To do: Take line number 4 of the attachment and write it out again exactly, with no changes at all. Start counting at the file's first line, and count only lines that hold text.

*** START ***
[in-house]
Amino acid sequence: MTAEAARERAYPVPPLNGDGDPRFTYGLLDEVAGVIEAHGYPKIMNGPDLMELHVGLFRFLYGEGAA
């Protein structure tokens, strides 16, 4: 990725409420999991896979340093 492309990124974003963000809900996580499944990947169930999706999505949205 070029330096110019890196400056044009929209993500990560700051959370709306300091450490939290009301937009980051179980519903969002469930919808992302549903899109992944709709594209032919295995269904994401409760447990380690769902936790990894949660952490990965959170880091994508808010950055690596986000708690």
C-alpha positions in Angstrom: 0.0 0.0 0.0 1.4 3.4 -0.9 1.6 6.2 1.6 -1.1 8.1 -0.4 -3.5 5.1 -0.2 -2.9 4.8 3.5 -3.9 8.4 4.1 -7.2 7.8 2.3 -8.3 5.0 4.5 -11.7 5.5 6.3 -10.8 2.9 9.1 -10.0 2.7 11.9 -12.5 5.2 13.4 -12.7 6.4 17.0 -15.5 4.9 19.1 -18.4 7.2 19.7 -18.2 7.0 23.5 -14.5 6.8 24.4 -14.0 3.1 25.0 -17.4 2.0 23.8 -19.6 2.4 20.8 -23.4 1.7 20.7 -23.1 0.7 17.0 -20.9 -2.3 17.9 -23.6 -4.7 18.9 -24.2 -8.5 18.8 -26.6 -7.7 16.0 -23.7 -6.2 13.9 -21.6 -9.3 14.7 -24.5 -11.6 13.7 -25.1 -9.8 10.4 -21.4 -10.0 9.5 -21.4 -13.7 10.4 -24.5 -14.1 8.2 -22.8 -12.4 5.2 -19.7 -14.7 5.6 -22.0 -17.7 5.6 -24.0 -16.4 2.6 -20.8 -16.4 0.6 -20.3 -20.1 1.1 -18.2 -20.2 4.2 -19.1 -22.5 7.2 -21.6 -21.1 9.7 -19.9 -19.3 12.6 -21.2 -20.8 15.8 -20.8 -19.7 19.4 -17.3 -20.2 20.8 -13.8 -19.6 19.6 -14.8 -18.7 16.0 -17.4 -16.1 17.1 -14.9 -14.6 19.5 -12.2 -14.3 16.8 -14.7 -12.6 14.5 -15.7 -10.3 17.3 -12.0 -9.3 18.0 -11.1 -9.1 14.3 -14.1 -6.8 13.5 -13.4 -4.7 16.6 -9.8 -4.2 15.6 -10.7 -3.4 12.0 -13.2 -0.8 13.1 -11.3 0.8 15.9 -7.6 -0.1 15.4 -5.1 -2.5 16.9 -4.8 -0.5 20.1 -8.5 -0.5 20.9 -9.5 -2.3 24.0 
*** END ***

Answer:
C-alpha positions in Angstrom: 0.0 0.0 0.0 1.4 3.4 -0.9 1.6 6.2 1.6 -1.1 8.1 -0.4 -3.5 5.1 -0.2 -2.9 4.8 3.5 -3.9 8.4 4.1 -7.2 7.8 2.3 -8.3 5.0 4.5 -11.7 5.5 6.3 -10.8 2.9 9.1 -10.0 2.7 11.9 -12.5 5.2 13.4 -12.7 6.4 17.0 -15.5 4.9 19.1 -18.4 7.2 19.7 -18.2 7.0 23.5 -14.5 6.8 24.4 -14.0 3.1 25.0 -17.4 2.0 23.8 -19.6 2.4 20.8 -23.4 1.7 20.7 -23.1 0.7 17.0 -20.9 -2.3 17.9 -23.6 -4.7 18.9 -24.2 -8.5 18.8 -26.6 -7.7 16.0 -23.7 -6.2 13.9 -21.6 -9.3 14.7 -24.5 -11.6 13.7 -25.1 -9.8 10.4 -21.4 -10.0 9.5 -21.4 -13.7 10.4 -24.5 -14.1 8.2 -22.8 -12.4 5.2 -19.7 -14.7 5.6 -22.0 -17.7 5.6 -24.0 -16.4 2.6 -20.8 -16.4 0.6 -20.3 -20.1 1.1 -18.2 -20.2 4.2 -19.1 -22.5 7.2 -21.6 -21.1 9.7 -19.9 -19.3 12.6 -21.2 -20.8 15.8 -20.8 -19.7 19.4 -17.3 -20.2 20.8 -13.8 -19.6 19.6 -14.8 -18.7 16.0 -17.4 -16.1 17.1 -14.9 -14.6 19.5 -12.2 -14.3 16.8 -14.7 -12.6 14.5 -15.7 -10.3 17.3 -12.0 -9.3 18.0 -11.1 -9.1 14.3 -14.1 -6.8 13.5 -13.4 -4.7 16.6 -9.8 -4.2 15.6 -10.7 -3.4 12.0 -13.2 -0.8 13.1 -11.3 0.8 15.9 -7.6 -0.1 15.4 -5.1 -2.5 16.9 -4.8 -0.5 20.1 -8.5 -0.5 20.9 -9.5 -2.3 24.0 